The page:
The sonata op. 101 had an unusually long gestation. Beethoven’s earliest sketches date from 1815. The first publication of the “difficult to execute Sonata in A“, as the composer called it, appeared in 1817. Beethoven’s nationalistic feelings during this period led him to seek German substitutes for traditional Italian musical terminology. The autograph of op. 101 is inconsistent in this respect, the outer movements having markings in Italian, and the central march in German. The first edition uses both languages throughout as does this Bärenreiter Urtext edition. In January of 1817 Beethoven informed his publisher that henceforth all his works should use “Hammerklavier“ in place of “Pianoforte“. This instruction was carried out only in connection with op. 101 and op. 106, the latter bears the nickname of “Hammerklavier“ to this day.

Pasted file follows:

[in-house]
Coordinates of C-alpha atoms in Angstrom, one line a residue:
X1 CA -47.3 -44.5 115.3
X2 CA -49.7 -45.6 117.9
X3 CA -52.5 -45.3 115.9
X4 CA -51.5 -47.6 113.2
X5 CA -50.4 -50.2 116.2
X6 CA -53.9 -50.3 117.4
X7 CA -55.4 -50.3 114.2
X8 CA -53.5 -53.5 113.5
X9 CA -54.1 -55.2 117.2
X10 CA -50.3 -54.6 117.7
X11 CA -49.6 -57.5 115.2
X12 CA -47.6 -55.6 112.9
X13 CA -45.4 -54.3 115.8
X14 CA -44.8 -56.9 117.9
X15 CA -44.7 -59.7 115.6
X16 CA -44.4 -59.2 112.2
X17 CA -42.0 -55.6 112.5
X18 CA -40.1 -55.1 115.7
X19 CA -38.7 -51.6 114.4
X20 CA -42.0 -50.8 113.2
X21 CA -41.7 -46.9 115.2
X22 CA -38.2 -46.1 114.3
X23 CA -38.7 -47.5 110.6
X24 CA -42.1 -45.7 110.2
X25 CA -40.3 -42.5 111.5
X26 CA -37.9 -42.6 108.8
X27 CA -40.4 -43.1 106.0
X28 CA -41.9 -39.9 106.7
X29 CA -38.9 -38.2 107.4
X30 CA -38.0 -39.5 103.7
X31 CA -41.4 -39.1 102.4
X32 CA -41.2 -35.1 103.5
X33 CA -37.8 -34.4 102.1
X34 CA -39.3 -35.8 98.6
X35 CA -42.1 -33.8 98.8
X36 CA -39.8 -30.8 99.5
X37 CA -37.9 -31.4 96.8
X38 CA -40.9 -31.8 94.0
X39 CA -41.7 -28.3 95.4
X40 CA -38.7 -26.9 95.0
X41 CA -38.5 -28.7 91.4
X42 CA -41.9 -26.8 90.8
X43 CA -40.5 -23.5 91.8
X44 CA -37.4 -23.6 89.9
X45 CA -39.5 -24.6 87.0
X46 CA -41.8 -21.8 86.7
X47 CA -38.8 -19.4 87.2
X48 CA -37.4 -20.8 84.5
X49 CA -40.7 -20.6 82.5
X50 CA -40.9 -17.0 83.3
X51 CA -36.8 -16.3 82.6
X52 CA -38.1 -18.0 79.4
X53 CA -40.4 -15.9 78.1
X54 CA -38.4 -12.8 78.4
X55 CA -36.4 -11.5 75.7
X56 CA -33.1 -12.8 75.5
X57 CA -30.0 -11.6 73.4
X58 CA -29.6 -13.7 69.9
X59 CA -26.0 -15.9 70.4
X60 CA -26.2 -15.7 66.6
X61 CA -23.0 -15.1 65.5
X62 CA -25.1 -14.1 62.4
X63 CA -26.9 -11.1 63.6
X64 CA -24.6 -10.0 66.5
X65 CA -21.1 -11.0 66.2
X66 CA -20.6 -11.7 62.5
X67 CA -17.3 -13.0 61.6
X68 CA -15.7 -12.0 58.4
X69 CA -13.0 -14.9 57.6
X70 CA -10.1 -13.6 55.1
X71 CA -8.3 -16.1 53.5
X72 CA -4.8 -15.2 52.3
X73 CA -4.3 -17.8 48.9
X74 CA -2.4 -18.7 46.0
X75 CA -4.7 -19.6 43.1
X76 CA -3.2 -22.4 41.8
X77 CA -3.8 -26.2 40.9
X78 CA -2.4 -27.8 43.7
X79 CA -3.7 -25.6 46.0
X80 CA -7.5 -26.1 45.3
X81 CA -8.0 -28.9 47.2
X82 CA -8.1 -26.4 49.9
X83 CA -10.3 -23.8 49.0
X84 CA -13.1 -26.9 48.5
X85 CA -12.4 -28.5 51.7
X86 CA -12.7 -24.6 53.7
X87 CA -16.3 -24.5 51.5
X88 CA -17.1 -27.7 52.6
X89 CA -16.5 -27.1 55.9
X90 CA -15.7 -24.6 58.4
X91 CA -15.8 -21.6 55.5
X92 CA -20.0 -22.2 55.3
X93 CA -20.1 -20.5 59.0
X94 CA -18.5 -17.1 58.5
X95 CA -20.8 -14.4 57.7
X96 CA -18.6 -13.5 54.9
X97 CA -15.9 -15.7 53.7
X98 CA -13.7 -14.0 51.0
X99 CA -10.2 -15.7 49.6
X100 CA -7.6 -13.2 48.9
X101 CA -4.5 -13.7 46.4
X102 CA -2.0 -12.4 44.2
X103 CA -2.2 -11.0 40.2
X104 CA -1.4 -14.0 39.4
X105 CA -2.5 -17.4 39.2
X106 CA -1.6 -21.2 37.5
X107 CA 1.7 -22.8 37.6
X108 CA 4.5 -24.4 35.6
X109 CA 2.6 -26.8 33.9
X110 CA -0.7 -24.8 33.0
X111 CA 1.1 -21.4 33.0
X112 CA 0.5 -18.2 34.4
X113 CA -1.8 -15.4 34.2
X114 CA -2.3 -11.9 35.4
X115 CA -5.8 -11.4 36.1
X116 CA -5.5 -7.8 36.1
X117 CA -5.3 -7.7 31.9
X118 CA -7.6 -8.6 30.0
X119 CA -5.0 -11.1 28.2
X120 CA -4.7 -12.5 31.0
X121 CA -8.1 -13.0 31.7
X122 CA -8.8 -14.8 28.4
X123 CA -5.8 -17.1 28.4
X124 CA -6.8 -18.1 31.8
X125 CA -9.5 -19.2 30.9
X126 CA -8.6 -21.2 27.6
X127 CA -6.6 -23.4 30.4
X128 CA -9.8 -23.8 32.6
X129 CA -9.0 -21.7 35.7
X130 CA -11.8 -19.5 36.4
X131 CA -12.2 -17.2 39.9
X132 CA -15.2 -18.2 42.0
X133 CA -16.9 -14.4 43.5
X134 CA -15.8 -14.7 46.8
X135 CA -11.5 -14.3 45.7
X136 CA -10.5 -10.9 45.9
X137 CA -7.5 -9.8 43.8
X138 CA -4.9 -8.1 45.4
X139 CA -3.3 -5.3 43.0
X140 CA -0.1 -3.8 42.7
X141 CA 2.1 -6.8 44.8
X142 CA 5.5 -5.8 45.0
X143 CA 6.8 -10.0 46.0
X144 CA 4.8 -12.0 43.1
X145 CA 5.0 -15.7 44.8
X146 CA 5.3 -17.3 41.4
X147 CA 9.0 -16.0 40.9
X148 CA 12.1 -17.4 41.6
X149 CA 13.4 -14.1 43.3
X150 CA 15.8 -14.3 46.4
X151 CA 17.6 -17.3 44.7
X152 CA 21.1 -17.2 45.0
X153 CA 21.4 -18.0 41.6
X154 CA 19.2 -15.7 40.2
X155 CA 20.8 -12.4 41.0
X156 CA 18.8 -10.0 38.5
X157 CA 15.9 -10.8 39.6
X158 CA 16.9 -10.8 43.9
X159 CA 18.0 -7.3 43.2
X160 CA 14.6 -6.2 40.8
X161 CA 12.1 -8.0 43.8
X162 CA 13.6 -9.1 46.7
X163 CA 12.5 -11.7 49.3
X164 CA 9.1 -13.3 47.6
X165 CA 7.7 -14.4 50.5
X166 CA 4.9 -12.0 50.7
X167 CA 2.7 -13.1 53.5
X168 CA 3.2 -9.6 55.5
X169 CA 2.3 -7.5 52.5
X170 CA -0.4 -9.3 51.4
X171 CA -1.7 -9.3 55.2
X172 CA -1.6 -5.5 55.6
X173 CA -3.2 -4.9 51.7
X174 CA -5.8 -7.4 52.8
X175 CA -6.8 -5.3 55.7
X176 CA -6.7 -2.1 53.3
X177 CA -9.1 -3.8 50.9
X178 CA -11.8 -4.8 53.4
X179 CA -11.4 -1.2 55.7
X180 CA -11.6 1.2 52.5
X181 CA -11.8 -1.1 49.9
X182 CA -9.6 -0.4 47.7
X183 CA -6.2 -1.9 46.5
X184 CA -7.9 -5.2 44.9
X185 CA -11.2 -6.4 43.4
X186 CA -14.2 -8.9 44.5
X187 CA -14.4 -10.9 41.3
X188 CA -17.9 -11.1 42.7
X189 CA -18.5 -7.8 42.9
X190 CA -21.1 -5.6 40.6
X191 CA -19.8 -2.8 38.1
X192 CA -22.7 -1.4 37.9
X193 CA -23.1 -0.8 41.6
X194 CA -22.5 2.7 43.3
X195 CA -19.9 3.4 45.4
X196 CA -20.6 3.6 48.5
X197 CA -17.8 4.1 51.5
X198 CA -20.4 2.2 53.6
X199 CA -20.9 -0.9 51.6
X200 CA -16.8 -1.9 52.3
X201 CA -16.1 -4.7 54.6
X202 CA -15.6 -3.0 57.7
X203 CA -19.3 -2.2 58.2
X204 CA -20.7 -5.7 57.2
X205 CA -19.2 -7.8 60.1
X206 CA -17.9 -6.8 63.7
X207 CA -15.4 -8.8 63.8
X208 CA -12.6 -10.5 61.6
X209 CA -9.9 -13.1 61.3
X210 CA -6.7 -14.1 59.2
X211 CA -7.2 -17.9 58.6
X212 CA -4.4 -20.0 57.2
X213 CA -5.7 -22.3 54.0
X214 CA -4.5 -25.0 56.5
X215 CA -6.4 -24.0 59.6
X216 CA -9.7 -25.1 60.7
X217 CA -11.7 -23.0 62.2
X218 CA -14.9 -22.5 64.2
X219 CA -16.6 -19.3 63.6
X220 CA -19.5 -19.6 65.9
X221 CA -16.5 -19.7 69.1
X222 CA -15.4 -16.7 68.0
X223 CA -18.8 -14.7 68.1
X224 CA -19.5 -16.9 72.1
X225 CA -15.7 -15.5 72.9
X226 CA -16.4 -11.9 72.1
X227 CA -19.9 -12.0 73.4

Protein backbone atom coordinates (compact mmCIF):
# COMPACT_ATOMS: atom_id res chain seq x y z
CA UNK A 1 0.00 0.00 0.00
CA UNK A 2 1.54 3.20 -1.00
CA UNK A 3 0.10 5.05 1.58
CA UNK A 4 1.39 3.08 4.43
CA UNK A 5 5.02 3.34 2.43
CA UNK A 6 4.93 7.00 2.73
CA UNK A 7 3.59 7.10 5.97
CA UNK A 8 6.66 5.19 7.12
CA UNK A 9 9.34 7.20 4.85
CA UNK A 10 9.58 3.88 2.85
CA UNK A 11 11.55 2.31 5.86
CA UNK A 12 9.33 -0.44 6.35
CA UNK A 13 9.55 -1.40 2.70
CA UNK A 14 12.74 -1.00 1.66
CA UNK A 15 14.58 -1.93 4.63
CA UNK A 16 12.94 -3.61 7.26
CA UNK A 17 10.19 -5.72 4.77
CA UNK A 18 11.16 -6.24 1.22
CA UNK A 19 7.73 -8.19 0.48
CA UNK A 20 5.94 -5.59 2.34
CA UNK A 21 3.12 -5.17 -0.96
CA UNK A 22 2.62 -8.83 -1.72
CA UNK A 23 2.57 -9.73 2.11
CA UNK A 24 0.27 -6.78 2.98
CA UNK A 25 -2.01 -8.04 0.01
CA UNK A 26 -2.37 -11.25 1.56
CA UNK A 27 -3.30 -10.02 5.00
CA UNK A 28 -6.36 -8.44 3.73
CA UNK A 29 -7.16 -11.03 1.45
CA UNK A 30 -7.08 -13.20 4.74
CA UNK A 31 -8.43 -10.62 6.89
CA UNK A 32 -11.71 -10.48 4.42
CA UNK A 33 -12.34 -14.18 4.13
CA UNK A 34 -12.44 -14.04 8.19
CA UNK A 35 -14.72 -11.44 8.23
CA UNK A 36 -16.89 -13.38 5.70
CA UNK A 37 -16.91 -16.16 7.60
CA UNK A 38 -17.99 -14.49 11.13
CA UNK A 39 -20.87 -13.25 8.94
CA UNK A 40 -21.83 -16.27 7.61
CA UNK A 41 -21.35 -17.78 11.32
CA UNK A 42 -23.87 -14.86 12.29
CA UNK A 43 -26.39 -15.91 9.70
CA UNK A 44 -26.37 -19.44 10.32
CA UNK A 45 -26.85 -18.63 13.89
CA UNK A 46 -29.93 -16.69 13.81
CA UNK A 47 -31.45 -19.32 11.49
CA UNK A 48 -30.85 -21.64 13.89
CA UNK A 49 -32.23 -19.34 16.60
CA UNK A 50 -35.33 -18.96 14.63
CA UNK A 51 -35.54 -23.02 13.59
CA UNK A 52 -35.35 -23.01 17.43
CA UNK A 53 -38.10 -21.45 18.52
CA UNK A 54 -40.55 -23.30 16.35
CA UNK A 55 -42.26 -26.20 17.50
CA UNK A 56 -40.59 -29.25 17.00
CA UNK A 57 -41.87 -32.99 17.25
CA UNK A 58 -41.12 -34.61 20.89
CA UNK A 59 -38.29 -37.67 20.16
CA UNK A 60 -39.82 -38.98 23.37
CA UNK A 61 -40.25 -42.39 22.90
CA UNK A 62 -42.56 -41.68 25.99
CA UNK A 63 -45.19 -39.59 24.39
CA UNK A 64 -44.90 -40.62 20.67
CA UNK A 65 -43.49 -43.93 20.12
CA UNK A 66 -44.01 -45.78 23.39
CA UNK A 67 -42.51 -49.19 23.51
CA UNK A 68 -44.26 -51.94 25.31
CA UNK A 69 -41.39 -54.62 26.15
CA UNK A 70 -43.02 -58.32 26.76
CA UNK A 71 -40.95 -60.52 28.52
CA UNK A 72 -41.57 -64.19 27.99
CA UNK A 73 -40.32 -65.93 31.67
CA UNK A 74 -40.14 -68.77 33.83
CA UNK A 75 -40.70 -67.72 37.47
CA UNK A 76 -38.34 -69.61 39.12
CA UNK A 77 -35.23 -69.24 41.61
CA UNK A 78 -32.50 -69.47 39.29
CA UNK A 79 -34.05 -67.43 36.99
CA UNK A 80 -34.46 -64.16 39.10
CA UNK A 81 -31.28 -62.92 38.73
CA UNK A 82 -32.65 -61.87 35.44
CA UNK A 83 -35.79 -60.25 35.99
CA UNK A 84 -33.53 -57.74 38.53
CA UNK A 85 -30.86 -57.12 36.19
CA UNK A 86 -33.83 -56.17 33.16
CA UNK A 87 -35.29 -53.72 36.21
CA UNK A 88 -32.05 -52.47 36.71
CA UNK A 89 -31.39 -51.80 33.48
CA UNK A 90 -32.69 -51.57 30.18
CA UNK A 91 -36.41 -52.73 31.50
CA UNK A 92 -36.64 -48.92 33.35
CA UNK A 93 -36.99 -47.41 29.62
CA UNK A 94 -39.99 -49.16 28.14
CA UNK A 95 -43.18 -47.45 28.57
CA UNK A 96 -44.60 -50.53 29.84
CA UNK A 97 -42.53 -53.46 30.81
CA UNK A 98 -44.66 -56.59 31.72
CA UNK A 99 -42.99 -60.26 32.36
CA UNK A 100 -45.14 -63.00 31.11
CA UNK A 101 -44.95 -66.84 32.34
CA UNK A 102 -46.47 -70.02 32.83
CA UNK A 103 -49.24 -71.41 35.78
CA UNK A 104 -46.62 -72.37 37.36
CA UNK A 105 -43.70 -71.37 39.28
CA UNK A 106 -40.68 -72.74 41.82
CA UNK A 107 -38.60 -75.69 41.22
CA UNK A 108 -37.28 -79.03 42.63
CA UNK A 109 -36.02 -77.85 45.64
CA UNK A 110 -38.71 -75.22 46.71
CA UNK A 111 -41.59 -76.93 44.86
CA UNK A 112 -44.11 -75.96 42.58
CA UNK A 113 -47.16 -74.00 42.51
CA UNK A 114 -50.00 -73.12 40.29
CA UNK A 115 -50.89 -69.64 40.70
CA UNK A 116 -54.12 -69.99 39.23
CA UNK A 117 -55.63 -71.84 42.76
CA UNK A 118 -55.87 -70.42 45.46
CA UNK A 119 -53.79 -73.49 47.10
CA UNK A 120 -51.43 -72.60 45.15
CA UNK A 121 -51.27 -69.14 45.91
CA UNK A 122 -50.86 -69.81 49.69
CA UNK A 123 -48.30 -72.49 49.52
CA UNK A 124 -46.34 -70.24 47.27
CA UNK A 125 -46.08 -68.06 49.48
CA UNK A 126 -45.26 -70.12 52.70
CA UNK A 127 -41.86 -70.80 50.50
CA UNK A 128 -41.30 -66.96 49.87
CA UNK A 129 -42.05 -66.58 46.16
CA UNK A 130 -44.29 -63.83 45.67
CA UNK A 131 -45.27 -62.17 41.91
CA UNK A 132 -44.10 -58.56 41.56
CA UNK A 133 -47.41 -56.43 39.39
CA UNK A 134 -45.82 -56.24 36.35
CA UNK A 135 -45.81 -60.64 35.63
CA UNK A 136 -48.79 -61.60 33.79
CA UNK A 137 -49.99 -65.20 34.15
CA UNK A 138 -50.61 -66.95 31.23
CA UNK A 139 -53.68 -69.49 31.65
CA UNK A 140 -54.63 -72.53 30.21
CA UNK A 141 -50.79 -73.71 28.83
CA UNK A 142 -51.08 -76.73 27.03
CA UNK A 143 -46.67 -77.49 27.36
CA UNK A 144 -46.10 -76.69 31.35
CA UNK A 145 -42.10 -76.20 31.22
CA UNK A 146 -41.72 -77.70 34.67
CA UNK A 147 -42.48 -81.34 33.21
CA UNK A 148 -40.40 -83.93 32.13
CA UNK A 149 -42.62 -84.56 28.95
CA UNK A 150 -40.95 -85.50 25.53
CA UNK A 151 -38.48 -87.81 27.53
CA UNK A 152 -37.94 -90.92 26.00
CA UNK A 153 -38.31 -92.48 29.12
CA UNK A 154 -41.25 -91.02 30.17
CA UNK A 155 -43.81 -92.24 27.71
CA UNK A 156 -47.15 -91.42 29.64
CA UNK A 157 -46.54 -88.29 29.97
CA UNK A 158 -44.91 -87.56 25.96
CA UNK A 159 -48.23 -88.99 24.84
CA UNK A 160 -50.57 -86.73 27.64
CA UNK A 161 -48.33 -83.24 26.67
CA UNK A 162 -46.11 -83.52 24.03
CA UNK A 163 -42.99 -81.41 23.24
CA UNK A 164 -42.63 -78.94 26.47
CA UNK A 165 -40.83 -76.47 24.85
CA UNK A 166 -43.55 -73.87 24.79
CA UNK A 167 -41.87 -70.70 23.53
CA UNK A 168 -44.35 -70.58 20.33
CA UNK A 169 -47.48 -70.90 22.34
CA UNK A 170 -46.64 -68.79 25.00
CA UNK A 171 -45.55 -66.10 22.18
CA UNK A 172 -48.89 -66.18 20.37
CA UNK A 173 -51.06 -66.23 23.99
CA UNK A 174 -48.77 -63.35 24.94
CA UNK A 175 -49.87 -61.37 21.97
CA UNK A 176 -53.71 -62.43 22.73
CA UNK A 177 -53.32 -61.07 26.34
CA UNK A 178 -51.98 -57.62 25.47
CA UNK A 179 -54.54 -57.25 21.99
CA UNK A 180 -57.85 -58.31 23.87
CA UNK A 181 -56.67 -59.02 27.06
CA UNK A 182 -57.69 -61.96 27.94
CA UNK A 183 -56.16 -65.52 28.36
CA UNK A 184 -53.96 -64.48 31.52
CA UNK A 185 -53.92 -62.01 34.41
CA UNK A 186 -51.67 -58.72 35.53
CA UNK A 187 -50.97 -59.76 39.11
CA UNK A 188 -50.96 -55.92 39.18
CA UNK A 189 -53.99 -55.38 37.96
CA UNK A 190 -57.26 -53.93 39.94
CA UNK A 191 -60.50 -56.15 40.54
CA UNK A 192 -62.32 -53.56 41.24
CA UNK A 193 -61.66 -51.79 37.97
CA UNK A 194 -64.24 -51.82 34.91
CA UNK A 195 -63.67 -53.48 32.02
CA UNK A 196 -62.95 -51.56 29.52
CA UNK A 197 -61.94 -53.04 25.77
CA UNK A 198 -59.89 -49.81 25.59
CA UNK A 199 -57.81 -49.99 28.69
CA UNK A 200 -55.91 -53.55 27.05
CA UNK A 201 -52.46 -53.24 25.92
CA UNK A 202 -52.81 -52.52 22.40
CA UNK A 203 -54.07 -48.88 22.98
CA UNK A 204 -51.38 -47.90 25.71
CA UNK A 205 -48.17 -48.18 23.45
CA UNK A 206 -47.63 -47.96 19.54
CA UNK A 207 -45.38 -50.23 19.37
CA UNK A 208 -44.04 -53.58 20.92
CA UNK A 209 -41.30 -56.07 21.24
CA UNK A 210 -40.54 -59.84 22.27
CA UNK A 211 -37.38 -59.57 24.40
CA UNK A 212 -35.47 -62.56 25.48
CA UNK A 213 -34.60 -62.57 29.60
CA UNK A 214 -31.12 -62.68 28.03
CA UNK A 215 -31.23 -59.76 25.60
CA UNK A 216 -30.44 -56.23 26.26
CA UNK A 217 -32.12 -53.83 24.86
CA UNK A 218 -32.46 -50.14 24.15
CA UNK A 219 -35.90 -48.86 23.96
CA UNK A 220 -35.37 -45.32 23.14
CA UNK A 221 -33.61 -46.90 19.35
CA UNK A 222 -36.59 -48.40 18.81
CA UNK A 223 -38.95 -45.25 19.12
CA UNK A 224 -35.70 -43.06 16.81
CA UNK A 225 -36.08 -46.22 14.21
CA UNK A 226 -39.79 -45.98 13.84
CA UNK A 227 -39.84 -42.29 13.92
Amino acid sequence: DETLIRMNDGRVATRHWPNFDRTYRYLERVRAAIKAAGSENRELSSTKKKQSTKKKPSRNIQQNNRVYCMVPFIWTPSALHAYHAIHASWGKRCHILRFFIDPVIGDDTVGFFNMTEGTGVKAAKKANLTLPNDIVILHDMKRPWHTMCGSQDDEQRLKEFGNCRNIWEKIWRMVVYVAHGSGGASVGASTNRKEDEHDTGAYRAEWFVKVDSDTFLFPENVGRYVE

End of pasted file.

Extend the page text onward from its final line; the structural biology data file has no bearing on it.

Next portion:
In this edition great care was given to a user-friendly layout which on the one hand was to reflect the flow and tempo of the music and on the other hand was to facilitate the study of this technically demanding work by a transparent and clear appearance on the page and good page turns.
Particularly enlightening in this edition is the Preface which includes information on idiosyncracies of Beethoven’s notation (Slurs, “Punkte” versus “Striche”) as well as on aspects of performance practice (Instruments, Pedalling, Tempo, Dynamics, Articulation, Accents, Ornaments, Repeats).
- Urtext edition at the cutting edge of scholarship
- Critical Commentary (Eng)
- Good page turns
- Valuable notes on period performance practice (Eng/Ger)